Developed by National Grid Electricity Transmission, Sea Link will add additional capacity to the electricity network in Suffolk and Kent, enabling low carbon and green energy to power local homes and businesses and be transported around the country. The proposals outline a preferred route of 10km of onshore and 140km of undersea cables, together with potential landfall and converter station locations at the proposed Friston substation in Suffolk and in Richborough in Kent.

These two new interconnectors would appear to open up the delivery of green electricity to the South-East of England and the Continent.

As I’ve said before, there doesn’t be any shortage of money to build wind farms and interconnectors between Great Britain, Belgium and The Netherlands.

How Much Wind Capacity Is Lined Up Around The South-East Of England?

Wind farms listed in the area include.

  • Operation – Dudgeon – 402 MW
  • Operation – East Anglia One – 714 MW
  • Operation – Greater Gabbard – 504 MW
  • Operation – Gunfleet Sands – 184 MW
  • Operation -Kentish Flats – 140 MW
  • Operation – London Array – 630 MW
  • Operation – Rampion – 400 MW
  • Operation – Scoby Sands – 60 MW
  • Operation – Sheringham Shoal – 317 MW
  • Operation – Thanet – 300 MW
  • Proposed – East Anglia Three – 1372 MW
  • Proposed – Norfolk Boreas – 1386 MW
  • Exploratory – East Anglia One North – 800 MW
  • Exploratory – East Anglia Two – 900 MW
  • Exploratory – Rampion 2 Extension – 1200 MW
  • Exploratory – Norfolk Vanguard – 1800 MW
  • Exploratory – North Falls – 504 MW
  • Exploratory – Sheringham Shoal and Dudgeon Extensions – 719 MW

Note.

  1. These wind farms total to 12.3 GW.
  2. As the UK needs about 23 GW, these wind farms can power about half the UK.
  3. But no matter, as the East Anglian Array is planned to go to 7.2 GW and only 4.7 GW is so far operational or planned.
  4. So there could be up to another 2.5 GW to come.

This is not bad news for Rishi Sunak’s first days in office.

There’s More To Come

The National Grid press release finishes with these two paragraphs.

Last year, National Grid Ventures also ran a non-statutory consultation on Nautilus, a proposed MPI linking Britain and Belgium, which proposed a connection at Friston. National Grid Ventures is now investigating the potential to move the Nautilus MPI project to the Isle of Grain in Kent.

Much of the UK’s electricity network was built in the 1960s when the country was more reliant on fossil fuels. Today, we need to connect huge volumes of renewable power, such as offshore wind, to the network, to help deliver the government’s energy security strategy and net zero targets and to transition to a cleaner, more affordable, and more independent energy system. New infrastructure, and network upgrades are necessary to get the new clean energy from where it’s generated to where it’s needed.In addition to these proposals in Suffolk and Kent (and the East Anglia GREEN proposals which are currently being consulted on) the need for new network infrastructure has also been identified in North and South Wales, the Scottish Islands and West Coast, the East Coast of Scotland and Aberdeenshire, Lancashire, North-East England, and Yorkshire & Humber.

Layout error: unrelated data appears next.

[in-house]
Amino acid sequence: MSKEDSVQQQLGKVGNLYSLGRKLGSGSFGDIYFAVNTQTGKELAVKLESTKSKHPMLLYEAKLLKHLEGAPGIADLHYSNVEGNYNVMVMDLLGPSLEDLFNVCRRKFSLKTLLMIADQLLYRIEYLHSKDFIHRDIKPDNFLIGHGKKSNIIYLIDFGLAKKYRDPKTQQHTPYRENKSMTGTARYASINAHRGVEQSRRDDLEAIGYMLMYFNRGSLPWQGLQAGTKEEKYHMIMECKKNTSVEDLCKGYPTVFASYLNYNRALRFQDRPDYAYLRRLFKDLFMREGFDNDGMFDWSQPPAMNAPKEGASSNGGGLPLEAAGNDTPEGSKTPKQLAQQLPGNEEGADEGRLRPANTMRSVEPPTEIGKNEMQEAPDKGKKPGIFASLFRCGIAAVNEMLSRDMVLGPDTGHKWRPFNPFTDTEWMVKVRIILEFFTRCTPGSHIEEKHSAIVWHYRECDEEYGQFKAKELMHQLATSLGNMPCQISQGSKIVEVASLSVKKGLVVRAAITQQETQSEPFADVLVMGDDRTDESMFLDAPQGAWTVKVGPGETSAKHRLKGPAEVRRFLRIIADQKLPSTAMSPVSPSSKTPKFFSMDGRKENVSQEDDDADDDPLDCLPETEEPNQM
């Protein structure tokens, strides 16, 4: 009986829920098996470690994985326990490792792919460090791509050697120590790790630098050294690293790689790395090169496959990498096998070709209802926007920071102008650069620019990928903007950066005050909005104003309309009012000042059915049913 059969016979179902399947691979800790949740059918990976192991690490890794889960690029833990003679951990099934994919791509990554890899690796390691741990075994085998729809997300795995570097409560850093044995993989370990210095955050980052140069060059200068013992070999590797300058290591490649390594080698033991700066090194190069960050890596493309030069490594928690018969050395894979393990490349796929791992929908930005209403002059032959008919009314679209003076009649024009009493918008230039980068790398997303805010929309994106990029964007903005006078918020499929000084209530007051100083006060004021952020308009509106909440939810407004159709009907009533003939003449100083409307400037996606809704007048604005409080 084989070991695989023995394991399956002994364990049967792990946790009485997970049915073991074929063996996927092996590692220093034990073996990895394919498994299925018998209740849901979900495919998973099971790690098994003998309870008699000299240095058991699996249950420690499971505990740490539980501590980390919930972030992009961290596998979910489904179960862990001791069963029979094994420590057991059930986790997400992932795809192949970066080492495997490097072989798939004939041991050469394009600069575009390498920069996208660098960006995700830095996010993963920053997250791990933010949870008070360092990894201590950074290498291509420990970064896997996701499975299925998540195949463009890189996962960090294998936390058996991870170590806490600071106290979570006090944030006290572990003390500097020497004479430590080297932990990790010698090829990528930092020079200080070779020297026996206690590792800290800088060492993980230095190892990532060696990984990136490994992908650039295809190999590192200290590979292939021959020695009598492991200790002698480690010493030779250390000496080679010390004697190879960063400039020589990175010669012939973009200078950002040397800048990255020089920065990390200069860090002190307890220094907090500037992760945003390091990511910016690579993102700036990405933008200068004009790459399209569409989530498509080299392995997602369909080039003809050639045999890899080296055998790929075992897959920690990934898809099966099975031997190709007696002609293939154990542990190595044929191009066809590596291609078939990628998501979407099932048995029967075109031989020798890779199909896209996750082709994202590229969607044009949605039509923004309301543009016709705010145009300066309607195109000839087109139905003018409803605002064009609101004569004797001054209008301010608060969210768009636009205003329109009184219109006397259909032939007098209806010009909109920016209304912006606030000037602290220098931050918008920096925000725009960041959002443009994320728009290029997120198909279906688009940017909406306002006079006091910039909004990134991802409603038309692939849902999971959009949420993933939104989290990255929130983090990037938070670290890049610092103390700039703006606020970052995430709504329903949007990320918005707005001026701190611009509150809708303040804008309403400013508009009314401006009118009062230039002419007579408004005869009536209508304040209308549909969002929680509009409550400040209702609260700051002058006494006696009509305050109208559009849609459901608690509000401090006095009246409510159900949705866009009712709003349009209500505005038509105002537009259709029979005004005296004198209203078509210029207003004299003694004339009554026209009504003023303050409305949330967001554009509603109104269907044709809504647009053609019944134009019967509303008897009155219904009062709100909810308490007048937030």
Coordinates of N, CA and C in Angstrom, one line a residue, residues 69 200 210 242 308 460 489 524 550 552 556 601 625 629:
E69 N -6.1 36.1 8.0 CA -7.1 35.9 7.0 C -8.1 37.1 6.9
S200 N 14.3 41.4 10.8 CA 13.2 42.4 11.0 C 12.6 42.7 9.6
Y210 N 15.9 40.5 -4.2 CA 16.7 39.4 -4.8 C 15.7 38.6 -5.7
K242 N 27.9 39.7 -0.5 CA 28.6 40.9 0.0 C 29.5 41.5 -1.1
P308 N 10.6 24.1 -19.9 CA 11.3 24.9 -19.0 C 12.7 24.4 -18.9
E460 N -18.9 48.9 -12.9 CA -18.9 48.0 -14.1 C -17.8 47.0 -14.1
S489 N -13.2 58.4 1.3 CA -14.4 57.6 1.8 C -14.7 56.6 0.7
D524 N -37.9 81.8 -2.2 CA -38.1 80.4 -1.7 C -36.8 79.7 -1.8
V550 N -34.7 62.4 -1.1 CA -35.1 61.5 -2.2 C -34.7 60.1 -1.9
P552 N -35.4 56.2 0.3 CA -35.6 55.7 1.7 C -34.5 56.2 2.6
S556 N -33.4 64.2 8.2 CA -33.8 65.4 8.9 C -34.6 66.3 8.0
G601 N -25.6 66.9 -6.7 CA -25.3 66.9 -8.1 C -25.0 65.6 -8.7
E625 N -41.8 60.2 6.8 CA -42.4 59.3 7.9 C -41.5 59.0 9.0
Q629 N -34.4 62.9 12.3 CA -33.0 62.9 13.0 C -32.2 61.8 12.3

National Grid have numerous plans to connect up all the renewable energy being developed.

October 26, 2022 Posted by | Energy | , , , , , , , | 1 Comment

A Trip To Northfleet

Yesterday, I went to Northfleet station.

Partly, it was to have a drink with my old friend; Ian, but mainly it was to take some pictures to add to Elizabeth Line To Ebbsfleet Extension Could Cost £3.2 Billion.

Normally, when I go to see Ian I take the HighSpeed service out of St. Pancras.

But this service is expensive and as I was leaving from Moorgate, I decided to take the Elizabeth Line to Abbey Wood and get a train to Northfleet station instead.

I have a few thoughts on my journey.

Cost

I used my Freedom Pass to Abbey Wood and then bought an Off Peak Day Return between Abbey Wood and Northfleet for just £4.95 with a Senior Railcard.

Convenience

As you have to use one of the bridges at Abbey Wood to change to and from the Elizabeth Line, I used the one at the station end and popped through the barrier to buy my onward ticket from a machine.

Surely, Freedom Passes should be linked to a bank account, so if you want to stray outside Zone 6, you are automatically charged.

Elizabeth Line Messages On Southeastern

At Swanscombe station today, whilst waiting for my Thameslink train to take me back to Abbey Wood, I noticed that the displays were telling passengers to change at Abbey Wood for the Elizabeth Line.

You certainly wouldn’t use the dreadful Swanscombe station with heavy cases, but stations like Abbey Wood, Dartford, Gravesend and others would enable granny or grandpa to take a sensible-size wheeled case to Heathrow Airport with reasonable ease, once the Elizabeth Line becomes a fully-connected railway between Abbey Wood and Heathrow.

Onward Trains At Abbey Wood

There are two easy onward Thameslink tph at Abbey Wood, that run at sixteen and forty-six minutes past the hour.